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The proportion of females participating in long-distance races has been increasing in the last years. Although it is well-known that there are differences in how females and males face a marathon, higher research may be done to fully understand the intrinsic and extrinsic factors affecting sex differences in endurance performance. In this work, we used triaxial accelerometer devices to monitor 74 males and 14 females, aged 30 to 45 years, who finished the Valencia Marathon in 2016. Moreover, marathon split times were provided by organizers. Several physiological traits and training habits were collected from each participant. Then, we evaluated several accelerometry- and pace-estimated parameters (pacing, average change of speed, energy consumption, oxygen uptake, running intensity distribution and running economy) in female and male amateur runners. In general, our results showed that females maintained a more stable pacing and ran at less demanding intensity throughout the marathon, limiting the decay of running pace in the last part of the race. In fact, females ran at 4.5% faster pace than males in the last kilometers. Besides, their running economy was higher than males (consumed nearly 19% less relative energy per distance) in the last section of the marathon. Our results may reflect well-known sex differences in physiology (i.e., muscle strength, fat metabolism, VO2max), and in running strategy approach (i.e., females run at a more conservative intensity level in the first part of the marathon compared to males). The use of accelerometer devices allows coaches and scientific community to constantly monitor a runner throughout the marathon, as well as during training sessions.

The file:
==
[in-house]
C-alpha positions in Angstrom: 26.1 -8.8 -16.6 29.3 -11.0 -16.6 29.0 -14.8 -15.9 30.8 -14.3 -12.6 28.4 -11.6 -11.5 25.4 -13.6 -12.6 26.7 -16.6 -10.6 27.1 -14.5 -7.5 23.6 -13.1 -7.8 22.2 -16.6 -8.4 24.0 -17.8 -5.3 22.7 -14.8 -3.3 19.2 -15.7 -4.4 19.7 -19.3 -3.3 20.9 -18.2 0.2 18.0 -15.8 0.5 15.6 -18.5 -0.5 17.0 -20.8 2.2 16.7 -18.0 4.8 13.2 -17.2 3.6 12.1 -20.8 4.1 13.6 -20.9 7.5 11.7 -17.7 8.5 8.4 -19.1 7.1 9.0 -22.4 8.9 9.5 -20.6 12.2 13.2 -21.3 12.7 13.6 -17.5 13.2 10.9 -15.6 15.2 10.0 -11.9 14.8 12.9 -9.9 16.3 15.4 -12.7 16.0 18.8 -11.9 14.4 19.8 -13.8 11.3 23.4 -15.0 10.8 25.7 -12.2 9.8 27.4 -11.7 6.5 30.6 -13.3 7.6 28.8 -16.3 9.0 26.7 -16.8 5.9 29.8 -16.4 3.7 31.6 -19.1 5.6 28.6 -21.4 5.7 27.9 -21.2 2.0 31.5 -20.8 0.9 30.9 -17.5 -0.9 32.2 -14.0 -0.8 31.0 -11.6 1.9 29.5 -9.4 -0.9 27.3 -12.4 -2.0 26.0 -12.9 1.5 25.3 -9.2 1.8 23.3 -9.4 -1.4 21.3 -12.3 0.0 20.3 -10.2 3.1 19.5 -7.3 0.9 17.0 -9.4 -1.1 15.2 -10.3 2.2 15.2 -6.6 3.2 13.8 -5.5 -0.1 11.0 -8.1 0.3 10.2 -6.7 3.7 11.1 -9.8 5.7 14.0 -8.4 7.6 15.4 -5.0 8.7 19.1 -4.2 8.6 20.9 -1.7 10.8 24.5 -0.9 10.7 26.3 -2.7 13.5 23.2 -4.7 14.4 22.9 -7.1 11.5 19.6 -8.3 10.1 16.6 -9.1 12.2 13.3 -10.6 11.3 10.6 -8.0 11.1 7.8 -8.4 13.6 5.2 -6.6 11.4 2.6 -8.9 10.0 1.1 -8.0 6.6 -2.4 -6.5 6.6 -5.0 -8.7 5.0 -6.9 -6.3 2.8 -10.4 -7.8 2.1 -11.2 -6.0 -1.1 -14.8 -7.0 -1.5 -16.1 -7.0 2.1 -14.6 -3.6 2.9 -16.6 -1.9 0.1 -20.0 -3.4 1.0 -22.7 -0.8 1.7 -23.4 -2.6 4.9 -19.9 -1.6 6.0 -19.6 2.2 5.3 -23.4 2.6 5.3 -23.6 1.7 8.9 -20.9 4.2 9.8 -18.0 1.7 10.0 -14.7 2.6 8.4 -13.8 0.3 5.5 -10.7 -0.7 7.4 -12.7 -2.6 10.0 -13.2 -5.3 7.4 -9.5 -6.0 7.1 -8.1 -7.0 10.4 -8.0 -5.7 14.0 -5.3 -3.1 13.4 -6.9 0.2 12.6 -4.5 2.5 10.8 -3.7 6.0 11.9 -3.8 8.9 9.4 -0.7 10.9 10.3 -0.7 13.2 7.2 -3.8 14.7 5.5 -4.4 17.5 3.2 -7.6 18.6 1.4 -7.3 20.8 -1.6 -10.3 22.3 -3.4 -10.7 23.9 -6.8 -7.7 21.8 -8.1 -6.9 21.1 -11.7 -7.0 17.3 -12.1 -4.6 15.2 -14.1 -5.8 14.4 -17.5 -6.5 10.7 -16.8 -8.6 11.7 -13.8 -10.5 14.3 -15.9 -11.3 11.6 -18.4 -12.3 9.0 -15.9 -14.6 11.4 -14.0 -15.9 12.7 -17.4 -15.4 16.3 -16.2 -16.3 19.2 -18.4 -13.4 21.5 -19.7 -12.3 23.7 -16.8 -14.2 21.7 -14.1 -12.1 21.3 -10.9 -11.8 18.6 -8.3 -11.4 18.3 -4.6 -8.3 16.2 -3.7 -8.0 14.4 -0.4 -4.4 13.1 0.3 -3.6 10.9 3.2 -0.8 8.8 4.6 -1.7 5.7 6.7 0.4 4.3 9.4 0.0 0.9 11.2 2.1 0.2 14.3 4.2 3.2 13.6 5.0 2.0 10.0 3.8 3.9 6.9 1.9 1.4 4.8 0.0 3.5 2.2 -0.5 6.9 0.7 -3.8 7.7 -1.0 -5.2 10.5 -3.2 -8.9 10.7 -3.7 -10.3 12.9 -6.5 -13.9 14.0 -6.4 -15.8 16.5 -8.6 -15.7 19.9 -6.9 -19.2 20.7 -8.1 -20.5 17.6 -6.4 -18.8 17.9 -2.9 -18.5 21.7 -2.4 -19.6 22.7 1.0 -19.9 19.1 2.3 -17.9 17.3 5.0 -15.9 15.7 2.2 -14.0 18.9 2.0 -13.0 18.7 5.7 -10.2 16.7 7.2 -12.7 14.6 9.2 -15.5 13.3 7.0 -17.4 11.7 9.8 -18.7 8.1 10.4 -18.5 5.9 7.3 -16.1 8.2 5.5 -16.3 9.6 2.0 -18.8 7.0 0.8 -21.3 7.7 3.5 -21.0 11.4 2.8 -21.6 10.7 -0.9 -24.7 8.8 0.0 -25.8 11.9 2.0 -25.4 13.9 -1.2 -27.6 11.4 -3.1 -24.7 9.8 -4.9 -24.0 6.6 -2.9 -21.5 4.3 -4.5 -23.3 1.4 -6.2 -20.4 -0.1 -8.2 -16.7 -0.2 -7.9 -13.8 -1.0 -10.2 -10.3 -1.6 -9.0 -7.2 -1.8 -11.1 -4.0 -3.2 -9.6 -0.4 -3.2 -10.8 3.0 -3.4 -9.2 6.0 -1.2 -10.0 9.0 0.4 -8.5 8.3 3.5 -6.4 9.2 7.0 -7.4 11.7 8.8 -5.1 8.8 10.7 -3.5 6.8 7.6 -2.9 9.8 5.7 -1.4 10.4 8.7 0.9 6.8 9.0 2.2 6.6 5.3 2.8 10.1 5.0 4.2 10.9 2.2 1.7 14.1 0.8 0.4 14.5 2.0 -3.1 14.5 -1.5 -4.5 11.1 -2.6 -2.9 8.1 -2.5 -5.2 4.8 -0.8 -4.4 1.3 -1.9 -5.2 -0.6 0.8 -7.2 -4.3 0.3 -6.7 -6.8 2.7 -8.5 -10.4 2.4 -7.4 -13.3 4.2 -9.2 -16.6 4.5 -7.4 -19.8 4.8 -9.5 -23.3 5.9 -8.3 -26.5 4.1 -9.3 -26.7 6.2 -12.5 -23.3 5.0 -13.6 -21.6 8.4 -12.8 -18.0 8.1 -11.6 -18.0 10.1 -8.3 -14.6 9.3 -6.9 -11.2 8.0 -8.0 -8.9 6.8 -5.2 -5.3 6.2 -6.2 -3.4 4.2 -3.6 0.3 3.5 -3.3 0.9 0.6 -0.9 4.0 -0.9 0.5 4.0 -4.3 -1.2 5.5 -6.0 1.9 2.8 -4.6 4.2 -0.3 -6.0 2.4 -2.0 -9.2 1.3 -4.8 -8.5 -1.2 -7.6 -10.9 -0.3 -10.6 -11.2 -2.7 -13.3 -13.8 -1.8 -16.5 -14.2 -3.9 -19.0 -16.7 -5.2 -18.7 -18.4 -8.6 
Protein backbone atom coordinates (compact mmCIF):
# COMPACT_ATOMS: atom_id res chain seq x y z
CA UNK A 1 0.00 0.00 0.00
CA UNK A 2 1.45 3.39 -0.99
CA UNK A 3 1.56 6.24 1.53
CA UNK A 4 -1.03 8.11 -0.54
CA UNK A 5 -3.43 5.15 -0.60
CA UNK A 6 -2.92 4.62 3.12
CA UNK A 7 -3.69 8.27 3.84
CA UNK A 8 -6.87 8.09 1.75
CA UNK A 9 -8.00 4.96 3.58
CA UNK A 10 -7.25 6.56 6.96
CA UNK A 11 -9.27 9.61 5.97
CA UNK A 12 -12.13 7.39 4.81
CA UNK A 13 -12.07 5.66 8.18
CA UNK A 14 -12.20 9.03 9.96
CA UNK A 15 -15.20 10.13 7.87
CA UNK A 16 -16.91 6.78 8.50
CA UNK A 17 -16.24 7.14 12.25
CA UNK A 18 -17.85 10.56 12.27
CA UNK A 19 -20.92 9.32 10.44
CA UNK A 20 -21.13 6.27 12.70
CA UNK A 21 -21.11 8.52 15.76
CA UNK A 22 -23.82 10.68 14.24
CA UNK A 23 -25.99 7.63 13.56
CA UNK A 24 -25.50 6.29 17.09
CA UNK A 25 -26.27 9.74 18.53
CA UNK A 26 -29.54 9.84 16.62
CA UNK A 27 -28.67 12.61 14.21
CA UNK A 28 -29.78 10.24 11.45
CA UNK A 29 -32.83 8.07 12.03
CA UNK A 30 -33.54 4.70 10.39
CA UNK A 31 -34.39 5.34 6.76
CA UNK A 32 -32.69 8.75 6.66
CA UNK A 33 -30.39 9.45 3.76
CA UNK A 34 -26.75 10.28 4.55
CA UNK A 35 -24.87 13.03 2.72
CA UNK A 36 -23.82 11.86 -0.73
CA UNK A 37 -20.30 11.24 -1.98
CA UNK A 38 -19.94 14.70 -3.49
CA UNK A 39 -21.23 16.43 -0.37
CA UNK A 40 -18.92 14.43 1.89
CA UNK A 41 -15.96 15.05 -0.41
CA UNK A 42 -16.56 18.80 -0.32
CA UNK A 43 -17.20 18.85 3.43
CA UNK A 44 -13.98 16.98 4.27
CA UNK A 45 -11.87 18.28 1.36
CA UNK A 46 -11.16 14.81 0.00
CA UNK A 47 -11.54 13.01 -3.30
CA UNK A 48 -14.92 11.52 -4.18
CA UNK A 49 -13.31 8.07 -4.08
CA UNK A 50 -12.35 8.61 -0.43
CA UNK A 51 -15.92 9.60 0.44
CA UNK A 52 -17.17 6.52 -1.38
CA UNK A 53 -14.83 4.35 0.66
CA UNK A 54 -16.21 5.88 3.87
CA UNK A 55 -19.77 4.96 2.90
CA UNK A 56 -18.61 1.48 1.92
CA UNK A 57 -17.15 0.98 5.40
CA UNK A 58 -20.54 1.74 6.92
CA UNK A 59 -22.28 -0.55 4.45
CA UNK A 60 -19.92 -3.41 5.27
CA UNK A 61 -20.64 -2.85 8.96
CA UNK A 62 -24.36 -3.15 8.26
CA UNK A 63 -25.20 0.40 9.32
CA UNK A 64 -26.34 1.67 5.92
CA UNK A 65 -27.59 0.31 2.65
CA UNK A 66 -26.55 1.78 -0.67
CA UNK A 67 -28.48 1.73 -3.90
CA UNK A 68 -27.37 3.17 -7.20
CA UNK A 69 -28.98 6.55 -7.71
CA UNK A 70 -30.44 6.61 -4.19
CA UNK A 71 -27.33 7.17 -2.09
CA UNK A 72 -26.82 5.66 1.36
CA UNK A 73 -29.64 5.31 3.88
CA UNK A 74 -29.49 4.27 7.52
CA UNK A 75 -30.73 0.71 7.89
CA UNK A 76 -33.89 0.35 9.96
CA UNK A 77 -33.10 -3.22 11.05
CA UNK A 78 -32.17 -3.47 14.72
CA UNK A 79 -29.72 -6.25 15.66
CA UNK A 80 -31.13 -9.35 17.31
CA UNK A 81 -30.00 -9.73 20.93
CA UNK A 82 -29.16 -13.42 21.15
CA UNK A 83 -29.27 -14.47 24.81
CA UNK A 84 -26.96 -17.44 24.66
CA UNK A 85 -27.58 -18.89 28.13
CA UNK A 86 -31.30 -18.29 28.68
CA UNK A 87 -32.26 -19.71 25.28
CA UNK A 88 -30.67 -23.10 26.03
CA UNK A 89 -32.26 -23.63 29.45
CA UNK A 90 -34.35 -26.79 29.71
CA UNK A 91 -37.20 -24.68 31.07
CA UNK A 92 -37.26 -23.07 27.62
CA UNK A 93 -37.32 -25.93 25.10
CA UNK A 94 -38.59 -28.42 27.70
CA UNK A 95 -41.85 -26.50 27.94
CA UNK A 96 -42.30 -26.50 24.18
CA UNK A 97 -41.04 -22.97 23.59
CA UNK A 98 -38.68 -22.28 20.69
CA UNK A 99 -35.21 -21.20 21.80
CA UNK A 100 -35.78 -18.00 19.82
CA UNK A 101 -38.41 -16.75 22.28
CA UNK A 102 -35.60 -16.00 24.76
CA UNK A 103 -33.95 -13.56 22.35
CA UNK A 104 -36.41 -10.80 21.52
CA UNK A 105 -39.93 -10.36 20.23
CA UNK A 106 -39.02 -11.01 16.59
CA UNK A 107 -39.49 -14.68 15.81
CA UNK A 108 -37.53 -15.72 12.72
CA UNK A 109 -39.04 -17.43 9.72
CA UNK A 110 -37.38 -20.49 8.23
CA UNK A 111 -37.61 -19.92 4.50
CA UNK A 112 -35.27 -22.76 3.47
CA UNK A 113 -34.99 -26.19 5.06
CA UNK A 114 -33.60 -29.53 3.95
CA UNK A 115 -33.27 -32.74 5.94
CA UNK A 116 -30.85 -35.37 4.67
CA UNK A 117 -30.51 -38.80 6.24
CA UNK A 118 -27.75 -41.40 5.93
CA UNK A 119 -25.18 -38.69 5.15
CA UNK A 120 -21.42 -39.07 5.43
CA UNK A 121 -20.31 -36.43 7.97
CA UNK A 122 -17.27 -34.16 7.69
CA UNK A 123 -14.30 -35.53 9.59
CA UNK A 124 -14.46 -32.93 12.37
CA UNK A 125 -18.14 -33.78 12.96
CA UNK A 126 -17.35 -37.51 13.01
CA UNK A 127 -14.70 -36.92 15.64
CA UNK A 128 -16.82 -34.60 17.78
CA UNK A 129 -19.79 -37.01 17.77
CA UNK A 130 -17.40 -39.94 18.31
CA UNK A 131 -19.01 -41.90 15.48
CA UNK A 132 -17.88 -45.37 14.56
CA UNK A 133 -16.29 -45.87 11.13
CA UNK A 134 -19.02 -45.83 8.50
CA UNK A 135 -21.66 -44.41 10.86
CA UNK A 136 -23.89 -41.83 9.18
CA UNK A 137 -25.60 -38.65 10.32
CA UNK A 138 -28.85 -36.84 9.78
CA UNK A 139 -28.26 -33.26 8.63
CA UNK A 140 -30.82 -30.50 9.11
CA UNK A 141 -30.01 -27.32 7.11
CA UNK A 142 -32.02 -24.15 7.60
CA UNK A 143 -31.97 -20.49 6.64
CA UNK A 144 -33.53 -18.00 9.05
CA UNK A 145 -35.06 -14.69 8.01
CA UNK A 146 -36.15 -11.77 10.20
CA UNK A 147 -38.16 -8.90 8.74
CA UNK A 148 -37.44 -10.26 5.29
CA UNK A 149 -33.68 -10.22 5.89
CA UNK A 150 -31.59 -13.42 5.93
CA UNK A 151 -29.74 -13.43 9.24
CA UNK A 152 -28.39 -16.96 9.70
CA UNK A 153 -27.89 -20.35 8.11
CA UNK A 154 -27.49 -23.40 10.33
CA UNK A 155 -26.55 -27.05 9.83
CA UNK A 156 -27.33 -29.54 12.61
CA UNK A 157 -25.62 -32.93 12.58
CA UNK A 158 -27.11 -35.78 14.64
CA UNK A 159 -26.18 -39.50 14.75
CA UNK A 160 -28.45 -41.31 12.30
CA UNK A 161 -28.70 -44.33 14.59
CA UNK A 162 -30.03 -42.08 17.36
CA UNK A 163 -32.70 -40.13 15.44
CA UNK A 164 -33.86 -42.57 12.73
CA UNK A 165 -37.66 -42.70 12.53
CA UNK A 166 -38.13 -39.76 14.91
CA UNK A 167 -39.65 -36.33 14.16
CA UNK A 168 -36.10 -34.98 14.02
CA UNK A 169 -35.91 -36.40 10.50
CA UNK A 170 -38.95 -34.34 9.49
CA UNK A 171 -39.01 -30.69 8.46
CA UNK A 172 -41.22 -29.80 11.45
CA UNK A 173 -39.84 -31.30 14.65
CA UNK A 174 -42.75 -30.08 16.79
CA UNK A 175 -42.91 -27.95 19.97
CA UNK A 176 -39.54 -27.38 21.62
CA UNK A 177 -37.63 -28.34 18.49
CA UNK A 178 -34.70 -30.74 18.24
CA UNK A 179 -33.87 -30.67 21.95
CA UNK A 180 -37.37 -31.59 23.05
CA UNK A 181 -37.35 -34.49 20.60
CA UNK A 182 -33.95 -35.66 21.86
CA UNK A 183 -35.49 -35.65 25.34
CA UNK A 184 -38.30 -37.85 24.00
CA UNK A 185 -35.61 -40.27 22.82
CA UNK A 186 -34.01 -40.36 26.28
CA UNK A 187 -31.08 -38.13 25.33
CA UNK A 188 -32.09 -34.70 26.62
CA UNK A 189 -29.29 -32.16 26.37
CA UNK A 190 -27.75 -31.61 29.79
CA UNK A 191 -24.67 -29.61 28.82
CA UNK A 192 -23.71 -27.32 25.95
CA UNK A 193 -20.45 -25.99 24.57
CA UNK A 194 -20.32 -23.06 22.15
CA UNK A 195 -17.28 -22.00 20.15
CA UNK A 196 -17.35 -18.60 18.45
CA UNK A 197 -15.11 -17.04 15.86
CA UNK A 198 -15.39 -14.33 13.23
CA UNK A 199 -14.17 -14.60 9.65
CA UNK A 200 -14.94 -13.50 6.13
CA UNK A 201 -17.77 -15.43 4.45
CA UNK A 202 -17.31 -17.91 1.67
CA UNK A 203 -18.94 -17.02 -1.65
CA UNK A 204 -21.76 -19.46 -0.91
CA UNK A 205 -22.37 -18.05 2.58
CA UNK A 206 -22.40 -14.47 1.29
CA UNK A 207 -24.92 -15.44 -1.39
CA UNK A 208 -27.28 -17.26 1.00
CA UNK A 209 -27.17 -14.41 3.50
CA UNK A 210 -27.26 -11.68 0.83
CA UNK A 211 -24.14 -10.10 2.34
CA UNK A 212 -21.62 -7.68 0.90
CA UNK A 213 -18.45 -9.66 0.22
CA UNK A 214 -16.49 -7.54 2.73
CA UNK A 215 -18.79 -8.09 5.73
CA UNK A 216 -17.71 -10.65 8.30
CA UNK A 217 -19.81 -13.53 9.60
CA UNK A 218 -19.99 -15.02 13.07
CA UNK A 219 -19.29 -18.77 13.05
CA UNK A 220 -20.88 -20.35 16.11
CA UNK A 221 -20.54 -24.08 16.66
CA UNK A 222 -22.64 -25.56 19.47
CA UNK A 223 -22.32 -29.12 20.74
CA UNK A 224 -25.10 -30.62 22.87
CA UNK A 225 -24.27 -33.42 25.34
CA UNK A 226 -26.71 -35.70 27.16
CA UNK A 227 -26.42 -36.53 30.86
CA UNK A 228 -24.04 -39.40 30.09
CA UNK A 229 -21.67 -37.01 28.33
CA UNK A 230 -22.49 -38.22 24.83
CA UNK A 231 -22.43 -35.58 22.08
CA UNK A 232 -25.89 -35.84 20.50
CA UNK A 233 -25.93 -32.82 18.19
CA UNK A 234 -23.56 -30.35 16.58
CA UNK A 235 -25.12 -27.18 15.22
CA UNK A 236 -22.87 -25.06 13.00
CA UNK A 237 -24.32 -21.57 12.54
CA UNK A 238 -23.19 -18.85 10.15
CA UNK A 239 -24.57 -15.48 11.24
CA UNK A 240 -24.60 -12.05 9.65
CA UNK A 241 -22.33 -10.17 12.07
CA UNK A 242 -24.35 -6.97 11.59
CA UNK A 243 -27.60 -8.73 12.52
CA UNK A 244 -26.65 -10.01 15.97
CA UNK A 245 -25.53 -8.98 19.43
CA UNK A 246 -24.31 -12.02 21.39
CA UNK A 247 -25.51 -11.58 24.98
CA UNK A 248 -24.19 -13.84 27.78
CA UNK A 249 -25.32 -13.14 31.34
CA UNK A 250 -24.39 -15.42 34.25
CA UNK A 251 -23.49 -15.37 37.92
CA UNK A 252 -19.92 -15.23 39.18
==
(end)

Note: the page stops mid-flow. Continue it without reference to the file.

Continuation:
accelerometry; energy consumption; marathoners; pacing; physical activity; running economy; running intensity; sex